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The participation of the Qatar national team in the 2019 Copa America is another achievement for this country's soccer, how much have they invested in the process?
The Copa América of Brazil 2019 is here, and with it, the biggest surprise of this event: the participation of the Qatar team as a guest. This team, which historically has been well below the level of professional world football, has been progressively changing its history against football and sports in general, so much so that this year it managed to be crowned as the Asian Cup of Nations champion, above Japan in the final, the other country invited to the South American contest. Its premiere in this Copa América was also outstanding, a 2-2 draw against the selection of Paraguay.
Leer en español: ¿Cuánto ha invertido Qatar para llevar su fútbol a dónde está?
Faced with these triumphs, a question arises: how much has Qatar invested to reach this level? The answer is anything but simple because the road that has traveled this country goes back almost at the beginning of 2000, when its economy began to turn around and established itself as a country with a high purchasing power, at least in its most successful businessmen.
In 2004, Qatar gave birth to the Aspire Academy for Sports Excellence, a school whose main objective was to train players at an elite professional level, not to send them abroad, but to train them in their own home. This would be the first long-term investment, which at the time established bridges with the Masía (the quarry of FC Barcelona) and that has already extended its bridges to European teams such as FC Bayern or PSG.
In search of a World Cup
However, Qatar's true race began around 2011, when the campaign to host the men's soccer world cup in 2022 began to take on a weight. According to reports from the Telegraph at the time, Qatar invested around 34 million dollars just in this campaign, with advertising plays such as bringing great world-class players (Gabriel Batistuta and Zinedine Zidane, among others) to the project, or demonstrating the help that Qatar lent to the Argentine Football Federation in its 2009 crisis.
Later, Reuters announced Qatar's intention to become a world sports center, with football as a flag. The most important economic announcement was the estimated 100 billion dollars that Qatar would spend to host the 2022 world cup, focusing on two important points: creating an infrastructure for the transmission of sporting events in Qatar, which for the World Cup it is fundamental, and the creation of a foreign investment network that supports both the national Qatari sport and its international projection.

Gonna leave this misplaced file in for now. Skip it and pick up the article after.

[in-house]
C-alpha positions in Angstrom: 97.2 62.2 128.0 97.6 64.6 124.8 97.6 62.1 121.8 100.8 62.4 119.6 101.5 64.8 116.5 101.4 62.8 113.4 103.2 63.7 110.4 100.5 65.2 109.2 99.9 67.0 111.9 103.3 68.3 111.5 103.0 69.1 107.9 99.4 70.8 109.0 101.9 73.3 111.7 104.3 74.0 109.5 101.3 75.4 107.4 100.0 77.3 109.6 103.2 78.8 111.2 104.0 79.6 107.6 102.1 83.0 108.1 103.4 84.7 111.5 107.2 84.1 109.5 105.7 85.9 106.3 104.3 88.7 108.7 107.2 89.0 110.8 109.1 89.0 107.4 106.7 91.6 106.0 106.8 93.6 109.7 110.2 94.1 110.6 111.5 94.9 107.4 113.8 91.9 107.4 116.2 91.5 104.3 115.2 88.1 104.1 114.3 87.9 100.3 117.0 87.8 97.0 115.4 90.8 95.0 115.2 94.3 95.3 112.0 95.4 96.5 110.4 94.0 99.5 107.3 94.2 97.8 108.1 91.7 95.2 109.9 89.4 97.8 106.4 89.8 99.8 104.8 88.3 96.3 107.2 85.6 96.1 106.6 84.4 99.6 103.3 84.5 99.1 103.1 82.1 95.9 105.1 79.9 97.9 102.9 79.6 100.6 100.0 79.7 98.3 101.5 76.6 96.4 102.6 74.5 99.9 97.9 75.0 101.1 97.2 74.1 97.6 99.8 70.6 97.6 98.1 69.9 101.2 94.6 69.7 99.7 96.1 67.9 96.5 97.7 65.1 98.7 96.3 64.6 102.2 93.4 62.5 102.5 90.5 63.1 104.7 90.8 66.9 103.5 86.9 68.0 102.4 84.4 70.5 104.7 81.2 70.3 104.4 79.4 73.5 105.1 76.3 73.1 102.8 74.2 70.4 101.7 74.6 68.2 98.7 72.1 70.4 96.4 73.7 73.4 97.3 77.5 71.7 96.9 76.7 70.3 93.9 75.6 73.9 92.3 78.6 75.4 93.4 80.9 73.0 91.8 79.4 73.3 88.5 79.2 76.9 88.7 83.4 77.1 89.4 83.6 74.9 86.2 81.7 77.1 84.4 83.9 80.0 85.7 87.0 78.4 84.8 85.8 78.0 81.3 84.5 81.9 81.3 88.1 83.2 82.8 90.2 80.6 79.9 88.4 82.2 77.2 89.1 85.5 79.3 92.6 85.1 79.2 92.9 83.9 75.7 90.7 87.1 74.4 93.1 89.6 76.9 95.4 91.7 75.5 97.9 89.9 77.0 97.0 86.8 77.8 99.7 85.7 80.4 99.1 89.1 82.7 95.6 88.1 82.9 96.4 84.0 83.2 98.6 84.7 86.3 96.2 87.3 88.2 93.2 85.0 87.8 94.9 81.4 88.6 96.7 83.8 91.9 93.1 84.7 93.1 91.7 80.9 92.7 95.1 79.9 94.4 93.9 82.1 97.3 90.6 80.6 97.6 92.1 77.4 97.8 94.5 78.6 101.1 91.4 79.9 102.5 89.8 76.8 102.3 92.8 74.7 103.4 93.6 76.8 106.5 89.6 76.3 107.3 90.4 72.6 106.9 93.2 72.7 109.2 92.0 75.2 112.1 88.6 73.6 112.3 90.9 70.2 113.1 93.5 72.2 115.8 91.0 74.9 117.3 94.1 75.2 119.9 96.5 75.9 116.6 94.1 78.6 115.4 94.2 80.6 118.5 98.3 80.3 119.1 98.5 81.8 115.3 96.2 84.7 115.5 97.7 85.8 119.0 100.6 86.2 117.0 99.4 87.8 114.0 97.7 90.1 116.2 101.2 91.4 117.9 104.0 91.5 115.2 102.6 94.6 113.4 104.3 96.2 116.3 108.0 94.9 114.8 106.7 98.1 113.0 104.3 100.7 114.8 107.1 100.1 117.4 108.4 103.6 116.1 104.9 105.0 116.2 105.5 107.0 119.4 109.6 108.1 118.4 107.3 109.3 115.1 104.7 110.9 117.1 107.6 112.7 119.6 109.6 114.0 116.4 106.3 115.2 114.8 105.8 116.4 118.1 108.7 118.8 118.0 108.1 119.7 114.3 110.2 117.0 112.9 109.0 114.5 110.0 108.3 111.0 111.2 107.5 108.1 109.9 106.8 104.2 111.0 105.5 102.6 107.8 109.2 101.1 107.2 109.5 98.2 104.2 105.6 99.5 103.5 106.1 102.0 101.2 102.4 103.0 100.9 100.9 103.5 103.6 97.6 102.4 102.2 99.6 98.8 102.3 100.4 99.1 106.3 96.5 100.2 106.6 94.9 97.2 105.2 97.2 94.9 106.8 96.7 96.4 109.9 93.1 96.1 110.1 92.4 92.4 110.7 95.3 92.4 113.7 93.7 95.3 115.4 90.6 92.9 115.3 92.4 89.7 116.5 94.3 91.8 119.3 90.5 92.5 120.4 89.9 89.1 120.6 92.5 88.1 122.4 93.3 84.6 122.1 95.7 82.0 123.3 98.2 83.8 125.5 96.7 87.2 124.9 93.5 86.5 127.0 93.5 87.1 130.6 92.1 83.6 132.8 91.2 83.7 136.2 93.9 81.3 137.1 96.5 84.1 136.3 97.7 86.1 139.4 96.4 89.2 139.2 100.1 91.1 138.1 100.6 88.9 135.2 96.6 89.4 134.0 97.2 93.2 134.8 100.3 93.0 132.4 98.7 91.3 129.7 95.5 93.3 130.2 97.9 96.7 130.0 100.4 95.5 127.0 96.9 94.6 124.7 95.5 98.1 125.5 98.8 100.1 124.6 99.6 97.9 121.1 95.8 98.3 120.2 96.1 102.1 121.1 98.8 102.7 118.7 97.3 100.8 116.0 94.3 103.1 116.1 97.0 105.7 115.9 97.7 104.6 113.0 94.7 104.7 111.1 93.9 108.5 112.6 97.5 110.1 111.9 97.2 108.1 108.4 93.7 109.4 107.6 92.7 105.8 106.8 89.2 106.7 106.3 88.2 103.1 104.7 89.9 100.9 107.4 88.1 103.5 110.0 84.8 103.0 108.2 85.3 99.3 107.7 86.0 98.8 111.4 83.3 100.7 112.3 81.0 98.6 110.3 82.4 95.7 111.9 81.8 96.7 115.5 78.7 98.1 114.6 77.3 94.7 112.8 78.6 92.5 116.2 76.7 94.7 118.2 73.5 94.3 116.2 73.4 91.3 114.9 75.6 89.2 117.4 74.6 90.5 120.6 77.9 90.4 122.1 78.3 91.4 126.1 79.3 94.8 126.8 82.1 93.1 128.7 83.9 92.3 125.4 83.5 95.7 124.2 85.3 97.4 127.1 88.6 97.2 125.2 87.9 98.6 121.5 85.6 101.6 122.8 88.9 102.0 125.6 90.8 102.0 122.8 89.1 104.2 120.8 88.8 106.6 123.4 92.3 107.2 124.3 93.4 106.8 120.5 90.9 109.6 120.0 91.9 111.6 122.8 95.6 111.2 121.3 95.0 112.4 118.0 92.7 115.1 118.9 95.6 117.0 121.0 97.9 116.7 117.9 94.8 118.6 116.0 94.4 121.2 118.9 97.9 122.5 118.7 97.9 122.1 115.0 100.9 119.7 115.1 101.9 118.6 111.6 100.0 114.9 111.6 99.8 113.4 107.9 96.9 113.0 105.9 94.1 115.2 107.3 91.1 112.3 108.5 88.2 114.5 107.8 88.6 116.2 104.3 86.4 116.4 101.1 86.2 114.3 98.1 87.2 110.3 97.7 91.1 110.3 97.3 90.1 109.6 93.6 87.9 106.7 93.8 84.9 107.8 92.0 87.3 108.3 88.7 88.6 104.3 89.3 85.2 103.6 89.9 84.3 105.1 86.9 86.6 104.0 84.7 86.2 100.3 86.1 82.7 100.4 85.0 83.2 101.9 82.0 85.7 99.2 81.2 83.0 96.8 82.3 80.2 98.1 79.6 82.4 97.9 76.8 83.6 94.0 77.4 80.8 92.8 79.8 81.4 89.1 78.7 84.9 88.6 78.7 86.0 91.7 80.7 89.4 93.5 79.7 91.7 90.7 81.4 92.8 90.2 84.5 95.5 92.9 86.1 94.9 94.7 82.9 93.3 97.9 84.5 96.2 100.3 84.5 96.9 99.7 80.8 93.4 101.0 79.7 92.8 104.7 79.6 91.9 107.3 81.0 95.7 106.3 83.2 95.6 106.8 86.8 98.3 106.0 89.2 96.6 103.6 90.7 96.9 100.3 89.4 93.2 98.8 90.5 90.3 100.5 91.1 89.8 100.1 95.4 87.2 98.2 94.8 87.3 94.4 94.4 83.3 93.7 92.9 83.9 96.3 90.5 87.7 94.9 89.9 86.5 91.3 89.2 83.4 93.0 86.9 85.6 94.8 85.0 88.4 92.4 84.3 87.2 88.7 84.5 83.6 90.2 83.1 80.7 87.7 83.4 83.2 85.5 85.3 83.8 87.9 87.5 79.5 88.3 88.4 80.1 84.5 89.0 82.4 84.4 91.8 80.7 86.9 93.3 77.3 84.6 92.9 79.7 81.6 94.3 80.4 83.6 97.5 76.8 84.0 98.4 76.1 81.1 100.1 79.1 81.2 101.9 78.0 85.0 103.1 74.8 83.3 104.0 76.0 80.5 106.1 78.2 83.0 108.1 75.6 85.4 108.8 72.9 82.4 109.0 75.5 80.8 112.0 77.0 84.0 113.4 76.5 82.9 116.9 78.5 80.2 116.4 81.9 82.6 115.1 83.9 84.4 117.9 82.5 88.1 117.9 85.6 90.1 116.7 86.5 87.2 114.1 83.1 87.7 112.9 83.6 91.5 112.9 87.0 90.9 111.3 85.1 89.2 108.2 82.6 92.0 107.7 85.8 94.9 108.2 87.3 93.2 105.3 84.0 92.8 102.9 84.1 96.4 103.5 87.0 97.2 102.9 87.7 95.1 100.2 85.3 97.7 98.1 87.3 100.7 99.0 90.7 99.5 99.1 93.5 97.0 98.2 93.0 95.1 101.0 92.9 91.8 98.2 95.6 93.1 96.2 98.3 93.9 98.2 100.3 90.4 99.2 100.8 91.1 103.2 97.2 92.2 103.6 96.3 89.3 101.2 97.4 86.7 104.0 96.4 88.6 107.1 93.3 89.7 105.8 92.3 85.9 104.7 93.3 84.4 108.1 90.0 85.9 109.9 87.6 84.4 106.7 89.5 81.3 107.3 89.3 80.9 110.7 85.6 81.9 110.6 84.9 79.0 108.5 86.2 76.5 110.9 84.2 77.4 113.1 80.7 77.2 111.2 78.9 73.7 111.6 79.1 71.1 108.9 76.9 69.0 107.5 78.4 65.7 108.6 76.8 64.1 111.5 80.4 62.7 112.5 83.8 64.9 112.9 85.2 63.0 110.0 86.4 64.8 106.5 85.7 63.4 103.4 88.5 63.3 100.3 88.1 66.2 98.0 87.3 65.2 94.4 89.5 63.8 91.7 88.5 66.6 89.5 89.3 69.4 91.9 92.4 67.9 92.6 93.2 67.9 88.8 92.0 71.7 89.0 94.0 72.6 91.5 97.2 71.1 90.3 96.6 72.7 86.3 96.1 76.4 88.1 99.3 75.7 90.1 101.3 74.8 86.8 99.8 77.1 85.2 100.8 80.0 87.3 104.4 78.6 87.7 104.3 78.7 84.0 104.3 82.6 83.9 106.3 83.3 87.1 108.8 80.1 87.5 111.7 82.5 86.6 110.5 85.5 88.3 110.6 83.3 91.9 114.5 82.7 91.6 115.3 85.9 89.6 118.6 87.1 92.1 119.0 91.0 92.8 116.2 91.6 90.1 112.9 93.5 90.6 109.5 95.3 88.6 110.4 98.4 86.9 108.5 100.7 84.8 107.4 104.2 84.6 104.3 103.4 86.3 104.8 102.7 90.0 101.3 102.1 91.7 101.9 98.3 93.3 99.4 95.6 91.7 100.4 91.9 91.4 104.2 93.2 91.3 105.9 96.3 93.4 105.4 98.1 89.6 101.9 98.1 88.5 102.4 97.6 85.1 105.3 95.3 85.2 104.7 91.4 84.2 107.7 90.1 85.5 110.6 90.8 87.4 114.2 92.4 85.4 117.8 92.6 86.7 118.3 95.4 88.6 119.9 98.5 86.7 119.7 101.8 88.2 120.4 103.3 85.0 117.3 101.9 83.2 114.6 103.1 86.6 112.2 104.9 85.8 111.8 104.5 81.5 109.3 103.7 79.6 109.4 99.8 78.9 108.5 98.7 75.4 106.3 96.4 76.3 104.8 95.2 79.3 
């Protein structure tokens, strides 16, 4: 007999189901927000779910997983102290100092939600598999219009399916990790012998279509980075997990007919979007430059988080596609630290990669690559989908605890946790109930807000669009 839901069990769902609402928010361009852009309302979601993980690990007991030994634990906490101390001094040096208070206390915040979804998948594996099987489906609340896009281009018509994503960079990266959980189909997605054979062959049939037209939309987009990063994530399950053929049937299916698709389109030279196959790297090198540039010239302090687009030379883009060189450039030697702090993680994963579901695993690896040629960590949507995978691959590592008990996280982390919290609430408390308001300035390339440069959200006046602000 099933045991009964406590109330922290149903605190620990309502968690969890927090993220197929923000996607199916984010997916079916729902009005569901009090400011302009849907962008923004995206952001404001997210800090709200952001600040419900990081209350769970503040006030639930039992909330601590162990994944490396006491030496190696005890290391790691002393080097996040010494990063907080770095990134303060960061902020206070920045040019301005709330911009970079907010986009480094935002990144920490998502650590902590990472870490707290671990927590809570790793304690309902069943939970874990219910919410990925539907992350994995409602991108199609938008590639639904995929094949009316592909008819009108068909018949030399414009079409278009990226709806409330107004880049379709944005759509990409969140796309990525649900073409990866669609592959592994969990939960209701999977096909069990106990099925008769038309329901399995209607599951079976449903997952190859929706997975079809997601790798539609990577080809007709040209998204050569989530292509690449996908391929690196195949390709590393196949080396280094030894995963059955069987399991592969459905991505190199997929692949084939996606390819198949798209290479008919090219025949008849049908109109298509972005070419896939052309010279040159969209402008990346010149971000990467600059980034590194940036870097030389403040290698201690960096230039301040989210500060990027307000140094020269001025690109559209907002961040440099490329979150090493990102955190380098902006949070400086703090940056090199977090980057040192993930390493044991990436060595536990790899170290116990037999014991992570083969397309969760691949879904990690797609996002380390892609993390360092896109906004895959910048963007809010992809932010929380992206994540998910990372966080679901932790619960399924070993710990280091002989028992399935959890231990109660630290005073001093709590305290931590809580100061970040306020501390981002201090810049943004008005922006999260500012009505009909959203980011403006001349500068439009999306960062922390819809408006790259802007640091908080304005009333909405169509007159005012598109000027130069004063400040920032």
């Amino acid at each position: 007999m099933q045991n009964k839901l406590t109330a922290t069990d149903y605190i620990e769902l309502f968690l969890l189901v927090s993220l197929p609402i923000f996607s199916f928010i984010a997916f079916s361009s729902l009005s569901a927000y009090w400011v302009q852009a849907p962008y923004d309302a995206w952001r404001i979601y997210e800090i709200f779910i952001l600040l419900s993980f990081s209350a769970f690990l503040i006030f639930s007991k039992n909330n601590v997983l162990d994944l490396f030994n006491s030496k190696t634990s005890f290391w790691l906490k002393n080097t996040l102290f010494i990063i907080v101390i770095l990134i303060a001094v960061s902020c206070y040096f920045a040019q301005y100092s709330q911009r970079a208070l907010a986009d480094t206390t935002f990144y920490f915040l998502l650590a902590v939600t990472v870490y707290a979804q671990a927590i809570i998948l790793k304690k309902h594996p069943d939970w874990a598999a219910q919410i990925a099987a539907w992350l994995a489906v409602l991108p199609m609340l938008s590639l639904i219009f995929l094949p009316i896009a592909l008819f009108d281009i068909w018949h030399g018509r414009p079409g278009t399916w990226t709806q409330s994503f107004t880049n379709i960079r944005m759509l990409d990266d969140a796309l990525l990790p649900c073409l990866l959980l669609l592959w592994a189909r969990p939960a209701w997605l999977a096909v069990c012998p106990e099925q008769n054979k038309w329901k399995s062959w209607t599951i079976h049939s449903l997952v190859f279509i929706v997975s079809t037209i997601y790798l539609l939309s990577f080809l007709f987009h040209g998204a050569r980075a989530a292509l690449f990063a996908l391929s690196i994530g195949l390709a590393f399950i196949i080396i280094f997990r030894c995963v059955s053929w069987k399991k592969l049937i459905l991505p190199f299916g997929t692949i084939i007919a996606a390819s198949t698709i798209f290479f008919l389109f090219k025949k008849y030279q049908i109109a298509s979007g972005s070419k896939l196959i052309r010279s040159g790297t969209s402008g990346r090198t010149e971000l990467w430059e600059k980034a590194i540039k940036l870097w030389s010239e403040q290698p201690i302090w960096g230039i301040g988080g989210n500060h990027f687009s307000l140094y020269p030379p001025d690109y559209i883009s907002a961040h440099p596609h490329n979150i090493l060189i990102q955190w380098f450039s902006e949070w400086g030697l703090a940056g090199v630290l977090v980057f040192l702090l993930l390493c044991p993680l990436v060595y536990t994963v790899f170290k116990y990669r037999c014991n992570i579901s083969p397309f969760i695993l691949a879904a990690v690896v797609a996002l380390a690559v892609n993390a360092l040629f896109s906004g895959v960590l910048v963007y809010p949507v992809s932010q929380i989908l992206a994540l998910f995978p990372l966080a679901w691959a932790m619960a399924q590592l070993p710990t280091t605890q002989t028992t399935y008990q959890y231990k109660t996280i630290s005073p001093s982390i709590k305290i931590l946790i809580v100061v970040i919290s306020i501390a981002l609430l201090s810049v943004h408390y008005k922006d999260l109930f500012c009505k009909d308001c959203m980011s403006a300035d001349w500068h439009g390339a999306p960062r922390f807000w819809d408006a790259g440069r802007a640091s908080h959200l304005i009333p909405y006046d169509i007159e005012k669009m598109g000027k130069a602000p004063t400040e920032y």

Leaders in football investment
In 2018, El País identified Qatar as the country with the highest investment per capita in football, linking its project not only with the projection of the World Cup but with a European reality that, throughout the decade of 2010, has been increasingly evident: the economic power of the Parisian club PSG.
This French club has had an aggressive and unparalleled economic project, because it has sought to establish itself as an absolute reference of club football through its long-term projection and its intention to capture great, if not the best players in the world. Of course, this relationship occurs because Nasser Al-Khelaifi, the Qatari billionaire, is the president of PSG. This project joins others such as the acquisition of the Spanish Cultural Leonesa team or the foundation of the sports channel beIn Sports.
The latest data that has come out to the public reveal the cost of the construction of the stadiums and the adequacy of the facilities for the world: around 6 billion dollars. These mega-constructions, which are no strangers to the sports scene if you remember what has already been done in Brazil 2014 or Russia 2018, are just another example of the power of Qatar that seems not to rest in its struggle to be a reference of football and world sport. Can all this investment translate into titles and sports performance, as they did this year with the victory in the Asian Cup?
LatinAmerican Post | Jorge Ovalle
Translated from "¿Cuánto ha invertido Qatar para llevar su fútbol a donde está?"